ZONE 3

This zone is noted as greyscale. The machine according gives a colour coding to each point according to the actual perimetry results. This particular zone is more useful from neuro-ophthalmology point of view with their typical patterns. In glaucoma the diagnosis is never made depending on greyscale. The greyscale gives a good tool for patient explanation about the disease per se.

ZONE 4

point by point difference from expected value for age-related normal individuals. It gives an idea about generalized depression.

ZONE 5

In this segment, machine identifies the 7th best point from the total deviation numerical plot (the outer points of 30-2 printout are excluded except the two nasal ones) are adjusted for overall depression. By this mean the machine is able to find out the focal depressed spots. (Fig 8)

ZONE 6

this area of visual field shows a unique indicator of HVF printout, the VISUAL FIELD INDEX (VFI). The index expresses the visual field as a percentage of normal age adjusted visual field. During the calculation the central points, near the fixation are given more importance. Along with VFI this segment gives the Mean deviation (MD) and Pattern Standard Deviation (PSD) values also. The newer machines with SITA standard program don’t give the Short term fluctuation (SF) and Corrected Pattern Standard Deviation (CPSD) values.

ZONE 7

this segment tells us about Glaucoma Hemifield Test. We all know glaucoma is a disease respecting the horizontal midline. The machine compares five sets of points above meridian to their mirror image below the midline.

If a single cluster pair differs P value <0.5% or all cluster pair differs P value <1%, machine flags the same as OUTSIDE NORMAL LIMIT. If the P value of hemifield differs by <3%, the machine flags it as BORDERLINE.

Zone 8

this area is comprised of raw data of retinal sensitivities in Db ranging from 0-40 db.

CHARACTERISTICS OF GLAUCOMATOUS FIELD DEFECT-

Asymmetrical across horizontal midline

Located in mid-periphery (5-25 degrees from fixation)

Localised

Not attributable to any other pathology

Reproducible

Correlates with optic disc changes

Anderson and Patella Criteria for glaucomatous field defect-

IN PATTERN DEVIATION PLOT 3 or more congruous ‘non-edge points’ in typical arcuate area on 30-2 program depressed with p< 5 % with at least one point with p<1 %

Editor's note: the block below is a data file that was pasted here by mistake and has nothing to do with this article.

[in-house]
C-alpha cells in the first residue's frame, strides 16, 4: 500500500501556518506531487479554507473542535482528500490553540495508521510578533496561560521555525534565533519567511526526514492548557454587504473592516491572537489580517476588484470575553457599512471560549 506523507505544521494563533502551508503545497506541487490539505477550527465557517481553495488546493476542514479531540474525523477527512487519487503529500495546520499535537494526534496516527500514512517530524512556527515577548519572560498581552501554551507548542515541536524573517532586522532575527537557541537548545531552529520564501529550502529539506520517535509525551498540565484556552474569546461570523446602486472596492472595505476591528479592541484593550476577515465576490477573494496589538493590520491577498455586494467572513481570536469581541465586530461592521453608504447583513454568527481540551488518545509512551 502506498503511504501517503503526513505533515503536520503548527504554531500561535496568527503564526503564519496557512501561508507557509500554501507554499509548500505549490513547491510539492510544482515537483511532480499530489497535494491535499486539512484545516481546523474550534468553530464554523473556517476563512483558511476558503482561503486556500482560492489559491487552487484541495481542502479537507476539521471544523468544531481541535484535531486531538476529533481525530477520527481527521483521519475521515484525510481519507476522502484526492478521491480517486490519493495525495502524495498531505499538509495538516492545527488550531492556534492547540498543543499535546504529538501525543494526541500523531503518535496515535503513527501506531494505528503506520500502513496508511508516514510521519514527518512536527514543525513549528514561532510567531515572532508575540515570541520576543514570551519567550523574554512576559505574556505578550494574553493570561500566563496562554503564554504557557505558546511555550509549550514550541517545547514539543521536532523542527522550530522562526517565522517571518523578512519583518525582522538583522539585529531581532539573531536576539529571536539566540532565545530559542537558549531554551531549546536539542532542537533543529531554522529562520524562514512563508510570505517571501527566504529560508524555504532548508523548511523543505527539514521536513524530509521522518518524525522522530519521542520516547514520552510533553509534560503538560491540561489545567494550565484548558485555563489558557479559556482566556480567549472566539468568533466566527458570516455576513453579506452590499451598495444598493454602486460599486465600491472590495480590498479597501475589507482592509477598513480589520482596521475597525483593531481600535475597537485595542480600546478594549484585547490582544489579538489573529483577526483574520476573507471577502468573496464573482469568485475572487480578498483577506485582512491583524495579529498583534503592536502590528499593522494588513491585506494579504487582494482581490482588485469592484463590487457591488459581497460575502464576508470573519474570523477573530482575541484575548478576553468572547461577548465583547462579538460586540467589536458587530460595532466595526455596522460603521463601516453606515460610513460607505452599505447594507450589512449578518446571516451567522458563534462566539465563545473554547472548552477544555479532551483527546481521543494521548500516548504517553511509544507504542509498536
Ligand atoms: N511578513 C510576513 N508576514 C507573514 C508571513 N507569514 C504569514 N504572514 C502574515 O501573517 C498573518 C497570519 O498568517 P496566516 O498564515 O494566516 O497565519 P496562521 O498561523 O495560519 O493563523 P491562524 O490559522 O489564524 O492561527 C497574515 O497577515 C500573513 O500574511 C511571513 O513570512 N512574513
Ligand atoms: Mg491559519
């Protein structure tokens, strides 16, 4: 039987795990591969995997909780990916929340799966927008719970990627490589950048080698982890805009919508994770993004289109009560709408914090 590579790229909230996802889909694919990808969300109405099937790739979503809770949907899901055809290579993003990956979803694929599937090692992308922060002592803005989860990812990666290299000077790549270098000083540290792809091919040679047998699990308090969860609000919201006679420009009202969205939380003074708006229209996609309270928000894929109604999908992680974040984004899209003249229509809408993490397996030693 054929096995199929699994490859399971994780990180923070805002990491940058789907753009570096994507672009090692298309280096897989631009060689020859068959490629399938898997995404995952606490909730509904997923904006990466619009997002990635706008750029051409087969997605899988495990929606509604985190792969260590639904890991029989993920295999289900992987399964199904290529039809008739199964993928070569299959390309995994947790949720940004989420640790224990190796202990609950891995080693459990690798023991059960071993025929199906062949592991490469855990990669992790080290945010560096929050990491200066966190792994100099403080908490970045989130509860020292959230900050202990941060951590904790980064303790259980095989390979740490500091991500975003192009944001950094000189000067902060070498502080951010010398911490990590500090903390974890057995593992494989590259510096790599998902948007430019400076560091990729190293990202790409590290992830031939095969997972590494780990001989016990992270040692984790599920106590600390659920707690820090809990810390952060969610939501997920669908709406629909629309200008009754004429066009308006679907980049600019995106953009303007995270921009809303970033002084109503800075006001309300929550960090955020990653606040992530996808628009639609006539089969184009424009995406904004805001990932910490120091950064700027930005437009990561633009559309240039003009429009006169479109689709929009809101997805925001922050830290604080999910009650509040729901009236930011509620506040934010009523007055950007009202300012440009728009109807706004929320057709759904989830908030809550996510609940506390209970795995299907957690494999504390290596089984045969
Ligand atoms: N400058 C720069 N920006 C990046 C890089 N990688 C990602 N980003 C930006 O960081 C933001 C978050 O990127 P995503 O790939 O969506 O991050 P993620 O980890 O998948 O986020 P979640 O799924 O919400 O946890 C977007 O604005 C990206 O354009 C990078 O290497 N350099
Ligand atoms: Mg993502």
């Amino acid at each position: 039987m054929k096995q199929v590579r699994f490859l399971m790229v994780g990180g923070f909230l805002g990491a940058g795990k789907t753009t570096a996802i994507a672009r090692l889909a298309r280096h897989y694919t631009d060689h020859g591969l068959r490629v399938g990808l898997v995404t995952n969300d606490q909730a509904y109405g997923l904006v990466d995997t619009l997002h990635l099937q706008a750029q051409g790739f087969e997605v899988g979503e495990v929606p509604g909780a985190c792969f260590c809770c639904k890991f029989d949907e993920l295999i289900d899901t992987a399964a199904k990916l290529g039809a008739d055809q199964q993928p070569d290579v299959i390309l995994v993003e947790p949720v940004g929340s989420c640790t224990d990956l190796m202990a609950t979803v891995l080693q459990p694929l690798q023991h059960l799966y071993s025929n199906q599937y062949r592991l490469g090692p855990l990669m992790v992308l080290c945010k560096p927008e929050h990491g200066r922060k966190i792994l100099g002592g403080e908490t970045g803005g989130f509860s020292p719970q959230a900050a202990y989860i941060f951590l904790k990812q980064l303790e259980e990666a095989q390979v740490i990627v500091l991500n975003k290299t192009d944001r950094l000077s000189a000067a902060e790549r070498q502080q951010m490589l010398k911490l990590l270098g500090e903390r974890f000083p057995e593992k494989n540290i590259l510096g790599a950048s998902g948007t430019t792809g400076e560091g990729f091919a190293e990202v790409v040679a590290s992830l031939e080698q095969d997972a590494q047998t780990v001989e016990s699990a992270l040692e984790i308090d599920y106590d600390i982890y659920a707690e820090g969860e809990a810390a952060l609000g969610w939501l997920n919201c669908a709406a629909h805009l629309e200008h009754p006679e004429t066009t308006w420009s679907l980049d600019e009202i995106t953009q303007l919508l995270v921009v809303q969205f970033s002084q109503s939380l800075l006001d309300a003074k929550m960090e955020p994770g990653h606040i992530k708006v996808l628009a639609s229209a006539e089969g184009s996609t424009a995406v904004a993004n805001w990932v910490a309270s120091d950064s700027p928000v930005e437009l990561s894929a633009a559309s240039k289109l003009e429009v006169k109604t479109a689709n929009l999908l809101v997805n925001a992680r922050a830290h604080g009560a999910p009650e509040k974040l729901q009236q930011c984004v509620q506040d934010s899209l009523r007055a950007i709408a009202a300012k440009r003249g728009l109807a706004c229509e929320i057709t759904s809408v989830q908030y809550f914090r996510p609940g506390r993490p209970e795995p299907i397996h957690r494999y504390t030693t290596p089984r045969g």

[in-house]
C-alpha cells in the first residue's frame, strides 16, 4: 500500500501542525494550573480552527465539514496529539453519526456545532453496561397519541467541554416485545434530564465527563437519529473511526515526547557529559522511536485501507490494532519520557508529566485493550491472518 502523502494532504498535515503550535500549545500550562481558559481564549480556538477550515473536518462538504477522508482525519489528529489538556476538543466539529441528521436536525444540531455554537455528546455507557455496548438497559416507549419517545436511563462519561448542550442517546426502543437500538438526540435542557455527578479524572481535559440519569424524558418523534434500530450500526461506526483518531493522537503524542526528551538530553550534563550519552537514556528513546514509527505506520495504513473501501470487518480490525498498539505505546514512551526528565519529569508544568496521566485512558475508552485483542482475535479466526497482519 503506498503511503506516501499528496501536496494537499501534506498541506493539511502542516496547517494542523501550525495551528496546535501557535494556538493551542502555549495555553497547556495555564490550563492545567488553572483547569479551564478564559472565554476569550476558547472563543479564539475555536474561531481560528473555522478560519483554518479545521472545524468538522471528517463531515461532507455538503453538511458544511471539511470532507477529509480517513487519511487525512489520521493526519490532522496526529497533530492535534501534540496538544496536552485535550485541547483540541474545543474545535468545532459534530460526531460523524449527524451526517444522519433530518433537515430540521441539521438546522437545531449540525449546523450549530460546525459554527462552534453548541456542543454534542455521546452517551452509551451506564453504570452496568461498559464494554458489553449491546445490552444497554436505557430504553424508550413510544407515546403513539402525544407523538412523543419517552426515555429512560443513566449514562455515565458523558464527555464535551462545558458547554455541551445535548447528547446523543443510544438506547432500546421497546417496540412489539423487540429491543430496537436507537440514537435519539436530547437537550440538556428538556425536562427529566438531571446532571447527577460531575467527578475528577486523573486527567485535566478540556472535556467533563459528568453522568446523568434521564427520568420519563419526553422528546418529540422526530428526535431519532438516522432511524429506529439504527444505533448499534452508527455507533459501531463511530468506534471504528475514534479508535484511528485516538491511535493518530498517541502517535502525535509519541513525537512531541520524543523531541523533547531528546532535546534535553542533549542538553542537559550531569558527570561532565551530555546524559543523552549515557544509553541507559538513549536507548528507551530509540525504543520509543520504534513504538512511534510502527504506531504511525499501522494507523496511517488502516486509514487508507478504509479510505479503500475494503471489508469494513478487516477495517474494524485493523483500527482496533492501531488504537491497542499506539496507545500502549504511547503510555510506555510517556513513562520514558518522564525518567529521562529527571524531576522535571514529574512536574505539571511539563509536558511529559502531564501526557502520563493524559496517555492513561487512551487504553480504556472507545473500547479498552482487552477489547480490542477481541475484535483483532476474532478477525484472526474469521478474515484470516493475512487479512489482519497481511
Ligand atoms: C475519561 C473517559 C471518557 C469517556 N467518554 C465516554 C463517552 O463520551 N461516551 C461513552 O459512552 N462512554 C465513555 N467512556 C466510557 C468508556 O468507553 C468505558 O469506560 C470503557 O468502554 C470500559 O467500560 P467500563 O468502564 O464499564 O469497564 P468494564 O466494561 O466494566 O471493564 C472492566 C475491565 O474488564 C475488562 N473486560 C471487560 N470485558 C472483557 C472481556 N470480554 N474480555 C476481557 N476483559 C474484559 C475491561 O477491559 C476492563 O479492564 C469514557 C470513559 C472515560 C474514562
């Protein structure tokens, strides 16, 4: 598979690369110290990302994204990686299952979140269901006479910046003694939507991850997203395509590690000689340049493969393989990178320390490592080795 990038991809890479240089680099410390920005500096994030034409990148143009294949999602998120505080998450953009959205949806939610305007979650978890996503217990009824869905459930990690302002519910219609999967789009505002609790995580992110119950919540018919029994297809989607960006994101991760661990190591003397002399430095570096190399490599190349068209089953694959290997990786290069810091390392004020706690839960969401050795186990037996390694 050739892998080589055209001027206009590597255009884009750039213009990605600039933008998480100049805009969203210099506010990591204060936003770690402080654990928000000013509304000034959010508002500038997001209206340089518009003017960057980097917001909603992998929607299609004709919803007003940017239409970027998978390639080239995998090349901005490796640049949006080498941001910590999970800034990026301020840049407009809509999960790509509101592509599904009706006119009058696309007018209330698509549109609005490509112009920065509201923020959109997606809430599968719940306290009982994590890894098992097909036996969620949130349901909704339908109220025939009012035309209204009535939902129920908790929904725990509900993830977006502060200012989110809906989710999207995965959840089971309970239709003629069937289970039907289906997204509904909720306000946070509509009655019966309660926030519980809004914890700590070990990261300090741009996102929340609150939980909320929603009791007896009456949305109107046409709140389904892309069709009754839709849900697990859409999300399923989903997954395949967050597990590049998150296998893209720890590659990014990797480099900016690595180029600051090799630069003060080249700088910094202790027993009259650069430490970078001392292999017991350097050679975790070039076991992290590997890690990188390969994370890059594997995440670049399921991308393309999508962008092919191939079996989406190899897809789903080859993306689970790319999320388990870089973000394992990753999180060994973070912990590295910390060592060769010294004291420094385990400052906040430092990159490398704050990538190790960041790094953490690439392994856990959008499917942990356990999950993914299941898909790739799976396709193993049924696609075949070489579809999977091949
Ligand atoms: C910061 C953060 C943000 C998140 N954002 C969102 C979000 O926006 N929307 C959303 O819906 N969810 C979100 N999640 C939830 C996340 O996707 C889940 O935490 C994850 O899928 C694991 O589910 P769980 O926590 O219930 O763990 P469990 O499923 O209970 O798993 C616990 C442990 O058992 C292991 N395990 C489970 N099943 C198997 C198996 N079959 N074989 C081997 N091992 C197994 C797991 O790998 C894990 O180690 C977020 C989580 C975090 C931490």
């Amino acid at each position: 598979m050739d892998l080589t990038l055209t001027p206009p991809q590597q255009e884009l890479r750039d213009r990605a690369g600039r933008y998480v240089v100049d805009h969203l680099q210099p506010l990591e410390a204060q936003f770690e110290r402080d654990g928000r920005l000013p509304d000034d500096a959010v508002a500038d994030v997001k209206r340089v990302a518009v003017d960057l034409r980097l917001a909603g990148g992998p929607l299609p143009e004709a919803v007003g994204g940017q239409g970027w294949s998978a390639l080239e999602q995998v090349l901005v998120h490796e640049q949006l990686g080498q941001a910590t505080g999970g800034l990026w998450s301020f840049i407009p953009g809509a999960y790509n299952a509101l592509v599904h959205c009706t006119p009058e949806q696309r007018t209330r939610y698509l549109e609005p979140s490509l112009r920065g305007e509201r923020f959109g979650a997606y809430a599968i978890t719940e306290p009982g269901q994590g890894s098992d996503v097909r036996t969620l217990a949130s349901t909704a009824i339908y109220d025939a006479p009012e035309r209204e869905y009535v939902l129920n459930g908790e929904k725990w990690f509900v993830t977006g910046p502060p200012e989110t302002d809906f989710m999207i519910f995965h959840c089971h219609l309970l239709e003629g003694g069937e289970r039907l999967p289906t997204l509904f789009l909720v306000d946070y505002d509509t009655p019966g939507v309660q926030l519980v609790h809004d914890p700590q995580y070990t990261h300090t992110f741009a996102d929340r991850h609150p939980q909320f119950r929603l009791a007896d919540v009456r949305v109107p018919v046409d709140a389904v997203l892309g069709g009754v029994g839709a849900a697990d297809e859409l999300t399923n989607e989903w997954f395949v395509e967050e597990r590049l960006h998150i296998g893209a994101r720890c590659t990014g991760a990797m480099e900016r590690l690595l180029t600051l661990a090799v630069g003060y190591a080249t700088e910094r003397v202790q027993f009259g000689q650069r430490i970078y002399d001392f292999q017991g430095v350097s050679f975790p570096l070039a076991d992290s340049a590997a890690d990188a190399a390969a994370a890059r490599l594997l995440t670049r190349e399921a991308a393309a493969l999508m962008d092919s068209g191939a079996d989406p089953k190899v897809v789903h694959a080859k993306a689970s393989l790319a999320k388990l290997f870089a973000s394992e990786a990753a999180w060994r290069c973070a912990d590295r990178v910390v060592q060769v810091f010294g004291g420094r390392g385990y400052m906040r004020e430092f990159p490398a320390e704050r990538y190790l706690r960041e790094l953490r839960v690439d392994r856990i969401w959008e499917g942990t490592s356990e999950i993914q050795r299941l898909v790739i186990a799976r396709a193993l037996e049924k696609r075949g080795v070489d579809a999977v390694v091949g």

PSD / CPSD @ p< 5%

GHT – outside normal limits

All this must be demonstrated on 2 consecutive field defects.

In some instances where the glaucoma is pretty advanced we may elect to choose MACULAR program to locate macular split. The Macular program is done in central 5 degrees of visual field with size III stimulus. If the visual acuity is severely depressed we may use the size V stimulus too. In conclusion it should be highlighted that with immense advancement of technology visual field has become an everyday routine diagnostic test for a glaucoma surgeon. However, the findings in the HVF printout shouldn’t be taken as last verdict and should always be compared with clinical disc evaluation as many retinal pathologies may also lead to defects in the visual fields.

Dr. Tamonash Basu
Sankara Nethralaya, Kolkata
Dr. Tamonash Basu MBBS (Hons), MS (gold medallist), FMRF is currently working as an associate consultant at Sanakara Nethralaya, Kolkata. He looks after glaucoma, cataract and anterior segment diseases services. He has completed his MBBS from North Bengal Medical College, Darjeeling. He has completed MS from Darbhanga Medical College and Hospital and was awarded Hold medal during the course. He stood 10 th during state-wide board exam. He has immense interest in research works. He has publications in national and international journals. He has presented multiple papers and posters in several conferences. His special area of interest is Retinal nerve fibre layer analysis. He has a very keen interest in teaching and research works.